A third of children miss out on their first choice of secondary school in London

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Just over 30% of pupils missed their favorite school and were given a place in year 7 at another school, according to data from London Councils.

It comes amid a surge in demand for children needing help with special educational needs since the start of the pandemic, experts have said.

In London, the number of children applying for secondary school has fallen slightly, in part due to Brexit and families leaving the capital during the pandemic, according to London Councils.

It means this year’s figure for the number of London children getting their first preference school is 4% higher than last year.

Overall, 94% of students secured a place in one of the six schools they are allowed to apply to in order of preference. But this means that 5,268 children received a place in a school that was not on their list.

And 264 children have not yet been placed in any school. They will be put on waiting lists in the hope that some children will come out of the system to go private.

There are big differences in the capital. In Kensington and Chelsea, only 60% of pupils secured a place in the school of their choice, while in Barking and Dagenham the figure was 81%.

Pupils from Havering, Waltham Forest, Enfield, Ealing, City of London, Camden and Bexley were also more likely to enter their first choice school than elsewhere in London.

Martin Pratt, chairman of the Association of Directors of Children’s Services London, said: ‘When parents and pupils have not been offered their first preference, it is because in some schools demand places exceeds supply.

“I can reassure parents that there are enough secondary school places in London to meet overall demand.”

Damian White, chairman of schools and children’s services for the London council, said: ‘We will be keeping an eye on birth rates and population growth patterns, so that local authorities can continue to ensure that there there are enough places in the school for every child who needs them. .

“Councils are also facing a growing demand for services for children with special educational needs and disabilities (SEND), which has unfortunately been exacerbated by the pandemic. We remain keen to work with government, boroughs and schools to support the development of specialist provision locally, to ensure that all pupils have access to a high quality education in London.

According to a snapshot survey, more children in other parts of the country have also won places in secondary schools of their first choice.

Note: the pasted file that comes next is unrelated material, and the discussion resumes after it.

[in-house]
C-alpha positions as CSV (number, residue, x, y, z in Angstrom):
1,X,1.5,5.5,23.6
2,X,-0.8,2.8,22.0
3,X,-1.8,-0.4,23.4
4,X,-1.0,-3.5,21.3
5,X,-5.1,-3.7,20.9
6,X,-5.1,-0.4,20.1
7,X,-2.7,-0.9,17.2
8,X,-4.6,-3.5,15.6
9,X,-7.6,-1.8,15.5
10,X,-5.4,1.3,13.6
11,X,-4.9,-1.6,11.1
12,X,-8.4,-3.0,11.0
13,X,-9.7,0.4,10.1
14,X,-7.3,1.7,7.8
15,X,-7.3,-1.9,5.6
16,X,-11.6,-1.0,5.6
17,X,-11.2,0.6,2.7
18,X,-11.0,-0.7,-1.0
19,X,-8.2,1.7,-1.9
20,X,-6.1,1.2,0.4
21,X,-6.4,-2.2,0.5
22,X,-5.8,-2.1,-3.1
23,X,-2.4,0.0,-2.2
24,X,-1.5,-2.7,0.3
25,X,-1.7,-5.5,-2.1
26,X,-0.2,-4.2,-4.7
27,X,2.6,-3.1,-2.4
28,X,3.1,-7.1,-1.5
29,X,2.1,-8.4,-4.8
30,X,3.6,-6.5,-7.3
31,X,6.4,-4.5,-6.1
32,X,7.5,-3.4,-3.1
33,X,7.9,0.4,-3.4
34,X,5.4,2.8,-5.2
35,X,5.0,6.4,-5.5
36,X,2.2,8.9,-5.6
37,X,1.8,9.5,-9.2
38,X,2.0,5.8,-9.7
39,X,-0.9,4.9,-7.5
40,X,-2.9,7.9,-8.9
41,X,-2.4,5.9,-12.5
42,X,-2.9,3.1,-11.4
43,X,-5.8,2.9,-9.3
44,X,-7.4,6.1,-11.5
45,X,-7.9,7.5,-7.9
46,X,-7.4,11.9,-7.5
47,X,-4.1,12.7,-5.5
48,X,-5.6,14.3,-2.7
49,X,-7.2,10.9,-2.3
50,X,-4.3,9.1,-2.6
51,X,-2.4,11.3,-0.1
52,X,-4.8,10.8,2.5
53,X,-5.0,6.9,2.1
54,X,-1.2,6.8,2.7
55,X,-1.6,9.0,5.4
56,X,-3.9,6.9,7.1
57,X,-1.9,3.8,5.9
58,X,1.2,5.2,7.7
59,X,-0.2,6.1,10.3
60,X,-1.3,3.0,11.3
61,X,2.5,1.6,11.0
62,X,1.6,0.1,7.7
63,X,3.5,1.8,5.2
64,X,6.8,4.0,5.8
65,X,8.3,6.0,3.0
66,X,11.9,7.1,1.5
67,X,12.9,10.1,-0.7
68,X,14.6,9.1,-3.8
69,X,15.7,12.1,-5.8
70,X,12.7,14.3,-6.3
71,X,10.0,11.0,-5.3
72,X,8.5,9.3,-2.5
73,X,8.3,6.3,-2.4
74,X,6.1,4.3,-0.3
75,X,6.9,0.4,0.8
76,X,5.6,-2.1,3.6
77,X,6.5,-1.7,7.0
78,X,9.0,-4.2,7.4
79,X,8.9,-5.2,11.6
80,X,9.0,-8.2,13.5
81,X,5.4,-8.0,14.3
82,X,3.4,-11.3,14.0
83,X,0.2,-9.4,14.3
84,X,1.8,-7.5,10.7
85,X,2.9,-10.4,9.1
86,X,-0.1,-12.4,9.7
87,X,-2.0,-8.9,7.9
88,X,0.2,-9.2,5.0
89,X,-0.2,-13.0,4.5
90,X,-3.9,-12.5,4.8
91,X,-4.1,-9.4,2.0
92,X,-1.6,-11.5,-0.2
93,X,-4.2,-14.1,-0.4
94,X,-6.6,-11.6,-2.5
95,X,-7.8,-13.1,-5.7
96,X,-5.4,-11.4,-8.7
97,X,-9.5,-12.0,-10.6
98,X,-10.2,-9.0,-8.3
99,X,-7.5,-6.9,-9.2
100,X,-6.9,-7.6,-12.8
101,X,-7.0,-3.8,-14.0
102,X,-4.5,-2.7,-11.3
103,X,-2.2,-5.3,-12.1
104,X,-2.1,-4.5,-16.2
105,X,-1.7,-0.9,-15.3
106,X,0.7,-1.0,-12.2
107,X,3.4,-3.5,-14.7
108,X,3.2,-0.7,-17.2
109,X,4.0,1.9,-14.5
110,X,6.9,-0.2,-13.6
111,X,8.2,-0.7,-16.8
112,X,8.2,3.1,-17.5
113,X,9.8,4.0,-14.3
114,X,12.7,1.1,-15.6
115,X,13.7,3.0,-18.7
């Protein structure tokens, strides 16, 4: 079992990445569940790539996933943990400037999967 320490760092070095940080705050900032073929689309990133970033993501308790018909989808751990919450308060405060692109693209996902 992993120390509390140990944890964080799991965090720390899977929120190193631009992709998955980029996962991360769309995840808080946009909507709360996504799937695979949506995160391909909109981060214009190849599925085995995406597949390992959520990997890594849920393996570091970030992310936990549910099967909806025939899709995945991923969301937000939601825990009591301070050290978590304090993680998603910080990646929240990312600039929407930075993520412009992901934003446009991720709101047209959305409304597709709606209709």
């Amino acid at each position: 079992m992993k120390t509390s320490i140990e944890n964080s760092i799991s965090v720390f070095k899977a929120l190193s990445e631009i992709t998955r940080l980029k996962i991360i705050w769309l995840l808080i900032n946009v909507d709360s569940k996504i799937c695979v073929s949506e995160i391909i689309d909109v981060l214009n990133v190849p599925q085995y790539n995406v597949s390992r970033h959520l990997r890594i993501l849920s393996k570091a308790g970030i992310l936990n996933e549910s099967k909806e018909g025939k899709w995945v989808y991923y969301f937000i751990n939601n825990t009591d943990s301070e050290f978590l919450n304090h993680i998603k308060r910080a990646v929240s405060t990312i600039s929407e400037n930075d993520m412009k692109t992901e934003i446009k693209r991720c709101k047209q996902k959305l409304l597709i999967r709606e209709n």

Early figures from 30 boards outside London that provided comparable data show that 20 have seen an increase in the proportion of pupils getting their first preference since 2021, while ten have seen a fall.

Areas where high proportions of pupils were given their first preference include Dorset, where 97.7% were given their first choice, and Wiltshire where 95.4% were also offered their first choice.

By comparison, in Wokingham, 76.3% of pupils got their first choice.

Paul Whiteman, general secretary of the head teachers’ union NAHT, said: “It can be a stressful time for families.

“Choosing the right school and securing a place there is an important moment in a child’s life, and not everyone will have their first choice today. There is a population explosion currently hitting schools secondary schools, which means that places are even more under pressure, especially in certain parts of the country.”

He added: “The problem is that in an increasingly fragmented school system, we lack a coordinated approach to venue planning.

“Local authorities are responsible for ensuring sufficient places in schools, but the powers and resources to do so have been removed. Instead, planning is haphazard; decisions are made in isolation and new Schools and new school places are not always put into operation in the areas where they are most needed.

“Until the government creates a national strategy to ensure there are enough school places for every child in England, the yearly anxious wait for families will continue.”

A spokeswoman for the Department for Education said: ‘We know Secondary School Offer Day is an exciting day for families, and the vast majority of pupils will be offered a place in one. from their favorite schools.Last year, 93.4% of students received offers from one of their top three choices of secondary school.

“Providing good quality school places in every corner of the country is a top priority for this government, and students are much more likely to get a place in a good school than they were more than a decade ago. ten years – with 86% of schools rated good or exceptional now, up from 68% in 2010.”

Borough of London

% entering a first-choice school

Barking and Dagenham

81.6%

Barnett

72.64%

Bexley

73.18%

Brent

69.80%

Bromley

67.64%

Camden

73.30%

City of London

73.53%

Croydon

65.37%

Ealing

73.71%

Enfield

73.20%

Greenwich

65.10%

Hackney

67.09%

Hammersmith and Fulham

62.14%

Haringey

70.31%

Harrow

67.66%

Have

81.21%

Hillingdon

71.03%

Hounslow

70.69%

islington

66.32%

Kensington and Chelsea

60.51%

Kingston on the Thames

70.05%

Lambeth

63.96%

Lewisham

61.99%

merton

69.22%

Newham

69.19%

Redbridge

65.51%

Richmond on the Thames

63.92%

Southwark

69.34%

sutton

73.14%

Tower hamlets

69.55%

Waltham Forest

78.47%

Wandsworth

65.22%

westminster

68.55%

TOTAL

69.95%

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